Roncesvalles, the name of Toronto’s Polish neighbourhood, is of Spanish origin, not, as I thought, French.
In Toronto it’s pronounced idiosyncratically as “Ron-says-veils”, and if it were a French name it would be more like “Ronh-se-vahl” (which I always figured was the “right” way to say it)…but Spanish is a whole new ballgame and I don’t know the rules!
A quick Google turns up a dictionary entry which says it should rhyme with “on the bias”. Ron-says-vye-us. Now, ask ten typical befuddled tourists at Dundas West Station, and you’ll get ten new pronunciations…!
The worst thing about Beijing is that you can never trust the judicial system. Without trust, you cannot identify anything; it’s like a sandstorm. You don’t see yourself as part of the city—there are no places that you relate to, that you love to go. No corner, no area touched by a certain kind of light. You have no memory of any material, texture, shape. Everything is constantly changing, according to somebody else’s will, somebody else’s power.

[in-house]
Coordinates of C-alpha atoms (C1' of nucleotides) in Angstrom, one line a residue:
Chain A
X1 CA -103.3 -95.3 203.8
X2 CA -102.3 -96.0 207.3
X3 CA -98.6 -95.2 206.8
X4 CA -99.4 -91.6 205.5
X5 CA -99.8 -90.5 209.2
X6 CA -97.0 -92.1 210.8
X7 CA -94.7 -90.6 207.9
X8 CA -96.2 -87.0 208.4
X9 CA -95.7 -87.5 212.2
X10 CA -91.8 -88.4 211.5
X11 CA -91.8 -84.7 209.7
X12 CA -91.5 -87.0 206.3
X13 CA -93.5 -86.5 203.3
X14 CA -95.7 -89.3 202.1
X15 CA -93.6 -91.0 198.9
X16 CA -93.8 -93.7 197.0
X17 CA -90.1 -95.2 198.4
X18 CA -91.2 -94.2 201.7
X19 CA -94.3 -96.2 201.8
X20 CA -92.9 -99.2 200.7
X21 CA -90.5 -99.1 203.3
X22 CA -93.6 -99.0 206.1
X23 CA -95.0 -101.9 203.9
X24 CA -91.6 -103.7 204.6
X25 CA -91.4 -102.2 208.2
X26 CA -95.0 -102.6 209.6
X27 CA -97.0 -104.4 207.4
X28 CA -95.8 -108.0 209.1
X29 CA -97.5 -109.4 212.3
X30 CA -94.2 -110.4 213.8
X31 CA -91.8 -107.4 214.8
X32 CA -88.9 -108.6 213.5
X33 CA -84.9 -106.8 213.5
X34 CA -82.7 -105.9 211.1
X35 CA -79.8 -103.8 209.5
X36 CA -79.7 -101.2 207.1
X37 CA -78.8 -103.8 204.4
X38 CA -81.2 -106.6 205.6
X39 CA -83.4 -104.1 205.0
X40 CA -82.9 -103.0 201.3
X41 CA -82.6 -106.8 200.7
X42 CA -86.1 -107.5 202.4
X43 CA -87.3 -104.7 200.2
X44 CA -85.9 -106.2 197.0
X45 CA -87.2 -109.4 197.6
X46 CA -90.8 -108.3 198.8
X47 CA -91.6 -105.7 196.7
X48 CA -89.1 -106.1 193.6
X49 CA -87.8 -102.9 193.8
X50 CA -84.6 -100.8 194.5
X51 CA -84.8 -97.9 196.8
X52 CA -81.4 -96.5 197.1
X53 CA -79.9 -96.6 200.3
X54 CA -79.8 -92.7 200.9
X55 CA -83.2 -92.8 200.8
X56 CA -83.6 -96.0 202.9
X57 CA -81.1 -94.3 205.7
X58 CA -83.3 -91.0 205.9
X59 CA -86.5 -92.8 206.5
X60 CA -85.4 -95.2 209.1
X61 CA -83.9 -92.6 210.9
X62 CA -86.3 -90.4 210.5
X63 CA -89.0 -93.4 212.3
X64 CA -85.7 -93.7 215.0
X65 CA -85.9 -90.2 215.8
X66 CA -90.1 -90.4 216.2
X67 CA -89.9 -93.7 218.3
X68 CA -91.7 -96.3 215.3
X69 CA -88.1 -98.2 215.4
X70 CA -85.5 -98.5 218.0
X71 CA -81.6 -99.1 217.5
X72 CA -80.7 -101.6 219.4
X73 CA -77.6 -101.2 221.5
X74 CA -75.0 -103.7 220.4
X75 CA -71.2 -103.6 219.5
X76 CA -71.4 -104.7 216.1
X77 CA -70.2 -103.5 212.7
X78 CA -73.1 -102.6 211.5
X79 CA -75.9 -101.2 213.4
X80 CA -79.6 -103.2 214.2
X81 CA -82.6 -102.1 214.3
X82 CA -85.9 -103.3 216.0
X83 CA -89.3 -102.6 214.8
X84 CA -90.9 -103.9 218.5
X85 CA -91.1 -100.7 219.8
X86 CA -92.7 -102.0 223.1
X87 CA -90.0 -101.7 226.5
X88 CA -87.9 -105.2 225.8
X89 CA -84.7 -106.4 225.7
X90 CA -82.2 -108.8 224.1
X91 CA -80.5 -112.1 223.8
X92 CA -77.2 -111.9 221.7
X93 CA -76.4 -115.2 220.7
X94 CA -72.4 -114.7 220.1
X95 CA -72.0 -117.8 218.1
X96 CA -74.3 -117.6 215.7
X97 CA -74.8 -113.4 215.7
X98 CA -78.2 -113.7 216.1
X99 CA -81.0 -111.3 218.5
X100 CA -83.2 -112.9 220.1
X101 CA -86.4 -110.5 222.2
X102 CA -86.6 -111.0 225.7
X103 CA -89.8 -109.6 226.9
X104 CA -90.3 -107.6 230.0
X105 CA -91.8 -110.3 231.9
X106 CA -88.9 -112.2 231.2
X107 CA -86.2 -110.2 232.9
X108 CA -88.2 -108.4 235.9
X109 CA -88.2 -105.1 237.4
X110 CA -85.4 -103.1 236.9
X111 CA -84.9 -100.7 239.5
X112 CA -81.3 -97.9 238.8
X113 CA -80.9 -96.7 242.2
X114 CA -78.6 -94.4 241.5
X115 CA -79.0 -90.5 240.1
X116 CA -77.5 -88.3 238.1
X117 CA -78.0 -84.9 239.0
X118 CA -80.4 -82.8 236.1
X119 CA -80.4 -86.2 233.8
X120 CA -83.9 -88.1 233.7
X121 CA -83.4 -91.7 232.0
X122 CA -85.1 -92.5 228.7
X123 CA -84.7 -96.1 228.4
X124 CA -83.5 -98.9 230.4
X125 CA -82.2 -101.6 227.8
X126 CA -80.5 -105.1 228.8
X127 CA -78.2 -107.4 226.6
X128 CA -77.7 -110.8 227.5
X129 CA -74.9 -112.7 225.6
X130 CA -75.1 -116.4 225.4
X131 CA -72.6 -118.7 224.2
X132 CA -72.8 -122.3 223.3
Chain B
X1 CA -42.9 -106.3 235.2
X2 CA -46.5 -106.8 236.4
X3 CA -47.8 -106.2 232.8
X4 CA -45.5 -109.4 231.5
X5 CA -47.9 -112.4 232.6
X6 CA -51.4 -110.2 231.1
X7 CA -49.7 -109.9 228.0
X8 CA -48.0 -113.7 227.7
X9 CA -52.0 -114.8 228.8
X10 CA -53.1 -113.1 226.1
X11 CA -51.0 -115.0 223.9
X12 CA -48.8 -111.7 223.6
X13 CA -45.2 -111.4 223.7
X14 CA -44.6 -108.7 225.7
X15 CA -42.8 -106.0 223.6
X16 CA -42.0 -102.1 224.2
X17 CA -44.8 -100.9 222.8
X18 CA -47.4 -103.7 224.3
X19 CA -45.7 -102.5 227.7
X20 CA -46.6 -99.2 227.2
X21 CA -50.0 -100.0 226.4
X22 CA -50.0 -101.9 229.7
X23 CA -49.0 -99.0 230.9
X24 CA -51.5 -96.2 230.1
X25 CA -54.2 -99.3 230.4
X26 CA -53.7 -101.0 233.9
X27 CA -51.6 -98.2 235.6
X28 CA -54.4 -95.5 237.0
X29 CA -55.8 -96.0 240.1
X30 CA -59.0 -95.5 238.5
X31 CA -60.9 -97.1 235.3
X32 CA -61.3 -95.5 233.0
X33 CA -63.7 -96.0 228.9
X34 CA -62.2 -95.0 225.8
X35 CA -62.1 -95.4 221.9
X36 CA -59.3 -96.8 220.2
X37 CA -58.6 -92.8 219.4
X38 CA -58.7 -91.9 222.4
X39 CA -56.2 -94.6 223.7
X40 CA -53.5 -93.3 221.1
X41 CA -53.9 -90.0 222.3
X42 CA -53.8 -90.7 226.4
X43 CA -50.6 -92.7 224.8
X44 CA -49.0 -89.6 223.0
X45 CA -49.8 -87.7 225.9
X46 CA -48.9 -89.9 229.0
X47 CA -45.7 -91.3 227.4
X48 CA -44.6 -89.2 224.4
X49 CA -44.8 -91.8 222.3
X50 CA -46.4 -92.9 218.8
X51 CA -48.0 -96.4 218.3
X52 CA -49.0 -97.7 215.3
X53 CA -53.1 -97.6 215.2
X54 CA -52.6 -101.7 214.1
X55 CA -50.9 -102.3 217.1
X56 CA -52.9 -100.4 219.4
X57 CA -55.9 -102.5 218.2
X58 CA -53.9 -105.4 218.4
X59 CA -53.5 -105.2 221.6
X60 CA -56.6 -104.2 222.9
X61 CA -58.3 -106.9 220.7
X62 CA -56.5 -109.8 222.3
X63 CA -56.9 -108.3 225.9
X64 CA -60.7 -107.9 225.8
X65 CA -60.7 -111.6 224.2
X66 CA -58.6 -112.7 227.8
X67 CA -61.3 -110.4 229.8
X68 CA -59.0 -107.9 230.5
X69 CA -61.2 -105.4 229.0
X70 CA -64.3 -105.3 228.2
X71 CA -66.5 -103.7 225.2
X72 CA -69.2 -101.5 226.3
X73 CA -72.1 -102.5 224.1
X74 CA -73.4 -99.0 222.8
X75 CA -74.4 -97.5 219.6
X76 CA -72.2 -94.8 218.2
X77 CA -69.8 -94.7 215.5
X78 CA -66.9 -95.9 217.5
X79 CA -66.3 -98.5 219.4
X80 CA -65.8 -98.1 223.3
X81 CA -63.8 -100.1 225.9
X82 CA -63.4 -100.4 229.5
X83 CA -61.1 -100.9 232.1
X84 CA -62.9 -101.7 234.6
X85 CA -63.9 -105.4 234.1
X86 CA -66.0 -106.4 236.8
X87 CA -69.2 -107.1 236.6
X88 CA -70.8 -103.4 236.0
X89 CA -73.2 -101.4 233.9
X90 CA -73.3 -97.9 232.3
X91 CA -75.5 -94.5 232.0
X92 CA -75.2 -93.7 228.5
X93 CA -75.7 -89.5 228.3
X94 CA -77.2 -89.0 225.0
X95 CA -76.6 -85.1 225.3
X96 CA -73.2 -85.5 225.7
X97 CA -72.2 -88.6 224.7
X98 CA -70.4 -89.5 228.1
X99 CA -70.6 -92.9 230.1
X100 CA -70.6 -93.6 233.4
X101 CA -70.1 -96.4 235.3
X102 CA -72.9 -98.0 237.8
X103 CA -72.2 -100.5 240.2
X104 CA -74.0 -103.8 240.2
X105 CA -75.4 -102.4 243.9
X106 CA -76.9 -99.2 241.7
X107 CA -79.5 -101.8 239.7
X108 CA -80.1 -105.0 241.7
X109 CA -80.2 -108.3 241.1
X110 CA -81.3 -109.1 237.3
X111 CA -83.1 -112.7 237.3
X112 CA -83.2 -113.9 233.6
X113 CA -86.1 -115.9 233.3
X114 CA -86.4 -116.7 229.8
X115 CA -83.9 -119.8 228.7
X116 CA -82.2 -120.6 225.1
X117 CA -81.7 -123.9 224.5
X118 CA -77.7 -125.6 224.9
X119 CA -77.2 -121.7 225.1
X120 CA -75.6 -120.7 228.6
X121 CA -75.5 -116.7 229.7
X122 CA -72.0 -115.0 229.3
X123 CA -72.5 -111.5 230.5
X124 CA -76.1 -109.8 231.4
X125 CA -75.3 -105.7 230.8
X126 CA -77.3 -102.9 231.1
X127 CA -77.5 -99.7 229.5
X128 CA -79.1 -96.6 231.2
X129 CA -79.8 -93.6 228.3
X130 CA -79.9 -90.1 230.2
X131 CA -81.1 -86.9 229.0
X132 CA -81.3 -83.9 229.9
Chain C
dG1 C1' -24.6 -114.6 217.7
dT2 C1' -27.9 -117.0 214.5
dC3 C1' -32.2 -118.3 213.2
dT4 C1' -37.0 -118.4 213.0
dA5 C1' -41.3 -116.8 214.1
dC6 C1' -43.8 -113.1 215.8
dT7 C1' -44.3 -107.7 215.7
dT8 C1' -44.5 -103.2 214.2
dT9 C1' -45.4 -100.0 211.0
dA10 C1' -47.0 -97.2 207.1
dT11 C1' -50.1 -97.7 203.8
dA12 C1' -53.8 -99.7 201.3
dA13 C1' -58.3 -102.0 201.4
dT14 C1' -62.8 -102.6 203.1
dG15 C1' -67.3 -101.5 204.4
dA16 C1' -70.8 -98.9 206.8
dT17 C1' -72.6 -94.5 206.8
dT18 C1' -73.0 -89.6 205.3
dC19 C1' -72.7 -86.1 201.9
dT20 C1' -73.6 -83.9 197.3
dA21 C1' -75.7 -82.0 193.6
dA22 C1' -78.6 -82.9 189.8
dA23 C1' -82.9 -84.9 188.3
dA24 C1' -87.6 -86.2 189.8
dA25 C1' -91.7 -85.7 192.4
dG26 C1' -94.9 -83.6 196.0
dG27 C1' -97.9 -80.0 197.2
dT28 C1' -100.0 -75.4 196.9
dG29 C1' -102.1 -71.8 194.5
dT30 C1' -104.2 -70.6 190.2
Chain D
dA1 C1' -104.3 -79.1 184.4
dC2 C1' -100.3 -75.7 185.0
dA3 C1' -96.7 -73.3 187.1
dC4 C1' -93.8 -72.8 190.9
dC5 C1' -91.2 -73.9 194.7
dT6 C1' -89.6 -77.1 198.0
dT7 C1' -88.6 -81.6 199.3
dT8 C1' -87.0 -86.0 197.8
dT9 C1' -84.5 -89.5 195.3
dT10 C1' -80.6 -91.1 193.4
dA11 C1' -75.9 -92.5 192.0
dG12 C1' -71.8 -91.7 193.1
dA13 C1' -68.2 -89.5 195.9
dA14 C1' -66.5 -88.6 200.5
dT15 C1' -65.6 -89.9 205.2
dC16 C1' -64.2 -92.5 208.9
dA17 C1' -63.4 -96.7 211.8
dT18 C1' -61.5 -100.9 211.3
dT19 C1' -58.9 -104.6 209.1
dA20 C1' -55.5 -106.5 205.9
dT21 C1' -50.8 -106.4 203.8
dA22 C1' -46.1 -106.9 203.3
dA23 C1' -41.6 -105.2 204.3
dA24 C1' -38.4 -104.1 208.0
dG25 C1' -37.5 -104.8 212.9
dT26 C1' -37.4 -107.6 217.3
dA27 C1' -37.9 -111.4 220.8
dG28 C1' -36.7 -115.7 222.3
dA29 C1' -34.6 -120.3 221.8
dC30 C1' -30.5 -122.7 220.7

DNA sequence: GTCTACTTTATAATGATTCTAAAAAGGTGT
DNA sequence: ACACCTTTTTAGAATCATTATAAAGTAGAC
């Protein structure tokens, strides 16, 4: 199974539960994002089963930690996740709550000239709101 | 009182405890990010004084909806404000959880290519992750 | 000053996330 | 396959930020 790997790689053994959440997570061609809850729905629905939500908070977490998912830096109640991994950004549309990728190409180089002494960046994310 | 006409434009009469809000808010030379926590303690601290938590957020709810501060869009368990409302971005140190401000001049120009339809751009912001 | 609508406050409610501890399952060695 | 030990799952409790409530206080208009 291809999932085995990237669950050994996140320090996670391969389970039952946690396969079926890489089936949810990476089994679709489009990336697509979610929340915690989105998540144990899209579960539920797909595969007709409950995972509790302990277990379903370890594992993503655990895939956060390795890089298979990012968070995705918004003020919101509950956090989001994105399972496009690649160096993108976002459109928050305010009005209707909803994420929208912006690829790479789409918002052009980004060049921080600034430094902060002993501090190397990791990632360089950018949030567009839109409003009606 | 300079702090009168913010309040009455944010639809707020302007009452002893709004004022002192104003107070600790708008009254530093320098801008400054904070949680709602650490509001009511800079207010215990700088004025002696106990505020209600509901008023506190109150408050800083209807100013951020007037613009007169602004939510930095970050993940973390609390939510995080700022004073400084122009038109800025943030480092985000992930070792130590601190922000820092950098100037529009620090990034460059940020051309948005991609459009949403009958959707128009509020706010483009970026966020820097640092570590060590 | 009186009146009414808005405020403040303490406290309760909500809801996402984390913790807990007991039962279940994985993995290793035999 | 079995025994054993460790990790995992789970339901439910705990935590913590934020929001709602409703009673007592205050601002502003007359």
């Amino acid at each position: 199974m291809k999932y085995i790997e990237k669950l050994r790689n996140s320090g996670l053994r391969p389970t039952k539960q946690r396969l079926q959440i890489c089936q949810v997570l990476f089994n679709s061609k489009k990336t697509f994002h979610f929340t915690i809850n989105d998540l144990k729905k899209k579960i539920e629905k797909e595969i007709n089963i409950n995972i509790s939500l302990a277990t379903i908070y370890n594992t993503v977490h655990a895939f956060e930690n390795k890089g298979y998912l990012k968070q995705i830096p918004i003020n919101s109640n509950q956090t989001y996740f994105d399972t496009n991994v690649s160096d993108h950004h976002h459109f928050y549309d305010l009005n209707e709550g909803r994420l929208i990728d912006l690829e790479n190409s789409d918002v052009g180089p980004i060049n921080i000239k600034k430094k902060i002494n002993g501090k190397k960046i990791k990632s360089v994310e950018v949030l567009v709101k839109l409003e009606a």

To properly design Beijing, you’d have to let the city have space for different interests, so that people can coexist, so that there is a full body to society. A city is a place that can offer maximum freedom. Otherwise it’s incomplete.
[…] This city is not about other people or buildings or streets but about your mental structure. If we remember what Kafka writes about his Castle, we get a sense of it. Cities really are mental conditions. Beijing is a nightmare. A constant nightmare.
—Post-detention, artist Ai Weiwei reflects on Beijing. Read the whole thing.